Darfur at issue in Sudan transition talks
A new agreement was announced July 5 between Sudan's opposition coalition, the Forces of Freedom and Change (FFC), and the ruling Transitional Military Council (TMC). The agreement, brokered by the African Union and Ethiopia, provides for power to be shared through a Sovereign Council, to be made up of five members of the FFC, five members of the military, and one chosen jointly as a nominal president. (Jurist) Among the FFC's constituent groups are two armed rebel factions active in the conflicted Darfur region, the Sudanese Revolutionary Front (SRF) and the Justice and Equality Movement (JEM). After the new transition deal was announced, these two groups both issued statements denying Sudanese media reports that they had dropped out of the FFC—claims that may originate in a TMC stratagem to remove the Darfur question from the opposition agenda. (Sudan Tribune)
Having long receded from world headlines, the situation in Darfur is again escalating. Last month, the joint African Union-UN Mission in Darfur (UNAMID) suspended the handover of camps for displaced civilians in Darfur to the Sudanese military, citing new attacks on civilians in the region. The recent attacks, revealed by satellite imagery to indicate a "scorched earth" campaign, are believed to have been carried out by the paramilitary Rapid Support Forces (RSF)—the same which recently made headlines in the June 3 massacre of some hundred protesters in Khartoum, now under investigation by the regime.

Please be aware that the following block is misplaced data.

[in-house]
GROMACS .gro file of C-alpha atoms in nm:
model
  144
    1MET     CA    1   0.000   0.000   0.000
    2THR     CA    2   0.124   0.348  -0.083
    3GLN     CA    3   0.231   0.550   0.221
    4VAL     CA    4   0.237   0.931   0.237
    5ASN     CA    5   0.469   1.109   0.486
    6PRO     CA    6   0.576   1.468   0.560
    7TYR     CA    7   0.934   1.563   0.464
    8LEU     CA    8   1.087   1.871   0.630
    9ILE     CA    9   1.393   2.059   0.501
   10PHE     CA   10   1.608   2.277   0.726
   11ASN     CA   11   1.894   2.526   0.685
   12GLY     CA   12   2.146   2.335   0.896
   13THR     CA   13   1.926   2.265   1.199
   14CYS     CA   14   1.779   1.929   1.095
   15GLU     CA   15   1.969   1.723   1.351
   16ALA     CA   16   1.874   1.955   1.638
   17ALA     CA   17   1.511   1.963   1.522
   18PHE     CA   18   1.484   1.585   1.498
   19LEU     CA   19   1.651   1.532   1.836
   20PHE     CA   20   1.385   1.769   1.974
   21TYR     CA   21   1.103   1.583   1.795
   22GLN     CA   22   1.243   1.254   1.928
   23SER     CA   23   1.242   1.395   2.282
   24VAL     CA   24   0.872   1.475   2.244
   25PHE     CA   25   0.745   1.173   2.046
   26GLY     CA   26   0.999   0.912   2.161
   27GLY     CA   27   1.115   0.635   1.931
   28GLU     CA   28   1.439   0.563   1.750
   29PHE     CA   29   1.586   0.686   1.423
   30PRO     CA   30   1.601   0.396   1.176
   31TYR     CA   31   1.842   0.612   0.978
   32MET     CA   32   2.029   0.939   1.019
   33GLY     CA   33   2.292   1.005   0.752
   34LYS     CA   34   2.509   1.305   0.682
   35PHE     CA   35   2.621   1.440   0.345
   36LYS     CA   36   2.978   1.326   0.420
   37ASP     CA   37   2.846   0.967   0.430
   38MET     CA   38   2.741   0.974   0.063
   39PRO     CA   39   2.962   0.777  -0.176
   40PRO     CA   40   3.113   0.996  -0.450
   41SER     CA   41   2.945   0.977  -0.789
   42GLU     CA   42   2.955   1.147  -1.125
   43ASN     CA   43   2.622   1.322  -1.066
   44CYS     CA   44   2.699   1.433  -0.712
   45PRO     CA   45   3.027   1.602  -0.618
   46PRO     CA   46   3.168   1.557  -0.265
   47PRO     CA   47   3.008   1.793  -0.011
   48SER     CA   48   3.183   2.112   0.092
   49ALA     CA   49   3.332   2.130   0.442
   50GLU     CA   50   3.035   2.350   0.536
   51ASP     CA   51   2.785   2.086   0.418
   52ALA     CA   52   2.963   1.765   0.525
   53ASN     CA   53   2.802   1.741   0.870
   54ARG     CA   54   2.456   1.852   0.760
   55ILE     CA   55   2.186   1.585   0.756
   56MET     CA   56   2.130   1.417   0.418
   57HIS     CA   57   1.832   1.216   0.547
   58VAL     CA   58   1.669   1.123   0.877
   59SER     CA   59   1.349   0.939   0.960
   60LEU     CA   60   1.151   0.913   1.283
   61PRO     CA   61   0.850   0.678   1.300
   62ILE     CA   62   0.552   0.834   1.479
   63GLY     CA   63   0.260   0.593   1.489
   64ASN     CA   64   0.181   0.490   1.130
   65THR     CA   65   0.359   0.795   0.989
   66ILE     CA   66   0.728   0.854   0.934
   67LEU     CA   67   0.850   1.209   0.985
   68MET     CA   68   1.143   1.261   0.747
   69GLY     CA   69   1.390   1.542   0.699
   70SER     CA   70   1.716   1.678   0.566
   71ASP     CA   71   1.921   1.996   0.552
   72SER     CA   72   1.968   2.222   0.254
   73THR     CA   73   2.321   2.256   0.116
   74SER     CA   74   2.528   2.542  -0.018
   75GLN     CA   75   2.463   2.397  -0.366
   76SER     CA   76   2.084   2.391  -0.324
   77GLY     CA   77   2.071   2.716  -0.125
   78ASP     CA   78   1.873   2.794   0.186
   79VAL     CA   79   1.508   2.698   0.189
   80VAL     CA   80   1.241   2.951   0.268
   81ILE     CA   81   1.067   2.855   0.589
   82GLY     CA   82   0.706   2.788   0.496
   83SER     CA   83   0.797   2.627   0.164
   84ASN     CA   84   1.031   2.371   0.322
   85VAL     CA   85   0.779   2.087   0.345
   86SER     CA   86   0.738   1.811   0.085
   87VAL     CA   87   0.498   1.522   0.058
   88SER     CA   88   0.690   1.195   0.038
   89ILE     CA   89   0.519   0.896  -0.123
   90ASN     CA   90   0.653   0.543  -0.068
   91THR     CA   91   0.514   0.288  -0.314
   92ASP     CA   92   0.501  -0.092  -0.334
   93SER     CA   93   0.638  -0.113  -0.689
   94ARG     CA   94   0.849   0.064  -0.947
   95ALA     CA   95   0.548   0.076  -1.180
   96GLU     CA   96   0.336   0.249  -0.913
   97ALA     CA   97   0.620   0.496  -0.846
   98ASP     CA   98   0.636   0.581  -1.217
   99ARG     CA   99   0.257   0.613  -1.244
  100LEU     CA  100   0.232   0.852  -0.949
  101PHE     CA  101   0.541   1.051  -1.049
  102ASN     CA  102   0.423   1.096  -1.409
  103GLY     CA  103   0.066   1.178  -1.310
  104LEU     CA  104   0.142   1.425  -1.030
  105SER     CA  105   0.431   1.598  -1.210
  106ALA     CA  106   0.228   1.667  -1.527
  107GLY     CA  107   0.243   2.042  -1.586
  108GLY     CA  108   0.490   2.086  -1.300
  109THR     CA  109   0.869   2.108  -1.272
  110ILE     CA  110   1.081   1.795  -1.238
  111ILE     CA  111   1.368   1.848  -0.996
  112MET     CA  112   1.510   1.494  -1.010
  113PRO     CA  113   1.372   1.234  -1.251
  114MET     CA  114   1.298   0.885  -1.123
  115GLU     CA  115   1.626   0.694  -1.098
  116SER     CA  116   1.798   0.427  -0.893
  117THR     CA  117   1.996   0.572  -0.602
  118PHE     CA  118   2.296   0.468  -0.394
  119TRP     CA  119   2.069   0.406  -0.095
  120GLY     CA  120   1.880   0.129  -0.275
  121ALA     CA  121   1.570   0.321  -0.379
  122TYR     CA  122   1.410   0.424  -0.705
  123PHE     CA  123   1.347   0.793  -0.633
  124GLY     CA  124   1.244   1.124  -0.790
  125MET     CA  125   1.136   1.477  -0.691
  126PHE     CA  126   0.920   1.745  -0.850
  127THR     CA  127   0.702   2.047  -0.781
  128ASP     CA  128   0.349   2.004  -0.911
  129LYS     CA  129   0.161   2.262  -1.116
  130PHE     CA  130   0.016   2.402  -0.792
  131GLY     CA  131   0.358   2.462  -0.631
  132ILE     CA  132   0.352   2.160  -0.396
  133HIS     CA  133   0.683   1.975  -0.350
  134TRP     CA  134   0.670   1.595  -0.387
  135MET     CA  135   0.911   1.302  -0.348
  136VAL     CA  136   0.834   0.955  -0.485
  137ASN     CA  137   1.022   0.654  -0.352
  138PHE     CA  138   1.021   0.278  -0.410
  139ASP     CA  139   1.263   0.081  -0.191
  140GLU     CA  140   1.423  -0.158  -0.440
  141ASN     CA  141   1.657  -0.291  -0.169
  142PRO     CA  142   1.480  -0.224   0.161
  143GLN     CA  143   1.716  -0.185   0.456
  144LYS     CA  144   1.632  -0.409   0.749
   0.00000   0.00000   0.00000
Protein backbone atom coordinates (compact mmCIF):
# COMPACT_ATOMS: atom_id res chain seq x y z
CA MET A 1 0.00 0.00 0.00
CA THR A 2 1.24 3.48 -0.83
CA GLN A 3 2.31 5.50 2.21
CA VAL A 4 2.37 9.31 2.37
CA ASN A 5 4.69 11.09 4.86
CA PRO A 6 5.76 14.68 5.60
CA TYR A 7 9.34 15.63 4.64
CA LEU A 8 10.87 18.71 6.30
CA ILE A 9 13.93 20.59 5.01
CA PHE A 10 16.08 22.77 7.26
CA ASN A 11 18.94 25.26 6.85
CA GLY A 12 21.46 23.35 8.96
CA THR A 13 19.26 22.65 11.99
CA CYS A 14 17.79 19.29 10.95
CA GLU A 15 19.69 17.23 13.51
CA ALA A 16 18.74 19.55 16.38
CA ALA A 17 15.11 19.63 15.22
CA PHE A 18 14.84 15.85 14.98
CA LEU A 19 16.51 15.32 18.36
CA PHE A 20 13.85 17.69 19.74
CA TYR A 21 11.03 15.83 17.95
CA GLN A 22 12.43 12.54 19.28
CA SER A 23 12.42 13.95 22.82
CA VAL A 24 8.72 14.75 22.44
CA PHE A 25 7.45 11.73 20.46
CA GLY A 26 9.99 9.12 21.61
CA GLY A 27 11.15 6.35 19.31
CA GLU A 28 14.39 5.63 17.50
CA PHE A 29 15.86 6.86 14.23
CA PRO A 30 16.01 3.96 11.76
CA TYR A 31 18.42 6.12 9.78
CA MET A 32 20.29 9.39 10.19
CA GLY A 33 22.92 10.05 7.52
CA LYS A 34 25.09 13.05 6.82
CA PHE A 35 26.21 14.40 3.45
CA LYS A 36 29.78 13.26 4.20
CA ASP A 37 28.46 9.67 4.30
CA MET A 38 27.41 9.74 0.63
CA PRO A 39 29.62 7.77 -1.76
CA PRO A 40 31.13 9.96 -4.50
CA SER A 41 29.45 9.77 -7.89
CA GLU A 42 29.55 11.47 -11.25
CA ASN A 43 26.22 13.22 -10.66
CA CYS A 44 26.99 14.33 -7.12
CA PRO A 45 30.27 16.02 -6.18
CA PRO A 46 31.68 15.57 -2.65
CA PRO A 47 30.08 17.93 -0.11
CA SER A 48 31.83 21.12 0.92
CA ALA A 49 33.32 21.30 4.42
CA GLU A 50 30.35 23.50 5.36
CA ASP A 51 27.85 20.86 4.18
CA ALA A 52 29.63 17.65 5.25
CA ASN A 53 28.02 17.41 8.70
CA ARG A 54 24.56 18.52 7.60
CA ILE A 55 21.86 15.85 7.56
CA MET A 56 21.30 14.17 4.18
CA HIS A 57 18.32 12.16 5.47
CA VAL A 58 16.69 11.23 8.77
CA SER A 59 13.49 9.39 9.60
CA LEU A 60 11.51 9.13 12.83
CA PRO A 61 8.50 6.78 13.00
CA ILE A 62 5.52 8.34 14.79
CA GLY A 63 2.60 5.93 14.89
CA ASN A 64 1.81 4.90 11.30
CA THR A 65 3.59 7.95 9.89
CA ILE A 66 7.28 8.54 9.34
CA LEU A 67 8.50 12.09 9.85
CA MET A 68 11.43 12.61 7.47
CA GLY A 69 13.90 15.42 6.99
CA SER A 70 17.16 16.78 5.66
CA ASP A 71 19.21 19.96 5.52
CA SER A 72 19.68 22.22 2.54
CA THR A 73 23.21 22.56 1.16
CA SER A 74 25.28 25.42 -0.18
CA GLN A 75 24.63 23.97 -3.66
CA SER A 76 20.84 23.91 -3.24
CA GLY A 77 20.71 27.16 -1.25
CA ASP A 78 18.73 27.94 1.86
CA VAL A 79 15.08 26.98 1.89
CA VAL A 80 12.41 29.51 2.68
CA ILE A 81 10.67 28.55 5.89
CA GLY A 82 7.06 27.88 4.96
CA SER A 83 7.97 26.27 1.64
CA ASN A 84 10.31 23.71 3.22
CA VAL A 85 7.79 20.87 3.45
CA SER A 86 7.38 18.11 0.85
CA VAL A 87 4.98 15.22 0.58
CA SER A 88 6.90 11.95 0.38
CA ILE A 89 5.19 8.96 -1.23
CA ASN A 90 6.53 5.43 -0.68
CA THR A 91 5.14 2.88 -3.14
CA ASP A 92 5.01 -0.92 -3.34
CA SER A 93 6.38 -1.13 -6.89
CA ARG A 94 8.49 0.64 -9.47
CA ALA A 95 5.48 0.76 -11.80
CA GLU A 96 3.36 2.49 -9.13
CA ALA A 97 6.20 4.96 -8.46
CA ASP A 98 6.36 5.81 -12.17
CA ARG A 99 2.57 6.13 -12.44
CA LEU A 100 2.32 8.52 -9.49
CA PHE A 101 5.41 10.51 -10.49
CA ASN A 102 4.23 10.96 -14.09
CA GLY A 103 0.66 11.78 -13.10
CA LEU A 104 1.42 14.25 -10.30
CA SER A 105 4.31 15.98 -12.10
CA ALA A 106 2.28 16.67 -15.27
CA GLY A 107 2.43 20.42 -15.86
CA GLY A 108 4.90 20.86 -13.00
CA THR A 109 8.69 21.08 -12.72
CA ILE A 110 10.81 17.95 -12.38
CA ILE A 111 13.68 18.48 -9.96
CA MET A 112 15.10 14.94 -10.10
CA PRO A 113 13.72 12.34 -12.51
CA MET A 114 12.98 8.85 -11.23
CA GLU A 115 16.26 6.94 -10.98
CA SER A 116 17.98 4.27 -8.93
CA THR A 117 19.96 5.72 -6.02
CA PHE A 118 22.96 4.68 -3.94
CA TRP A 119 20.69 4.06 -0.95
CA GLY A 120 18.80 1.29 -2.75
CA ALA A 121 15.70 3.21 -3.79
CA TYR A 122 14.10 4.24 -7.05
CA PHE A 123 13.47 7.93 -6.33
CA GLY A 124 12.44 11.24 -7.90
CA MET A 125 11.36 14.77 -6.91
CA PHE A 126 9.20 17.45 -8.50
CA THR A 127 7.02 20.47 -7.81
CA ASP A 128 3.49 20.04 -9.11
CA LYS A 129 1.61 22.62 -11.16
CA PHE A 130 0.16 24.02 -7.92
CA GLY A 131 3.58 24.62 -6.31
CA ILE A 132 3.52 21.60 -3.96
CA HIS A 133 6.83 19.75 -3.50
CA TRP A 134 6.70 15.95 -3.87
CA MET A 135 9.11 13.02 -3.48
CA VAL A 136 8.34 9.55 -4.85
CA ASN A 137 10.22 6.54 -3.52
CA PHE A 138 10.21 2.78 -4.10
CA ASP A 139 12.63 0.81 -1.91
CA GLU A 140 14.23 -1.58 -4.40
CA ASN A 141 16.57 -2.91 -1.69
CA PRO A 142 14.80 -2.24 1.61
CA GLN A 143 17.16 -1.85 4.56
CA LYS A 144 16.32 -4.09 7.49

The Darfur conflict, which began in 2003, has claimed some 300,000 lives, and displaced an estimated 2.7 million. Recently ousted president Omar al-Bashir was indicted for war crimes, including genocide, in relation to the Darfur conflict nine years ago. The bulk of the killing was carried out by the irregular pro-government militia network known as the Janjaweed, which was formally reconstituted and brought under armed forces command as the RSF in the 2011 Darfur peace agreement. (UN News, Amnesty International)
The JEM and SRF (then known as the Sudan Liberation Army) boycotted the peace talks in protest of the plan to have the Janjaweed reconstituted rather than demobilized. They have remained in arms since the deal took effect.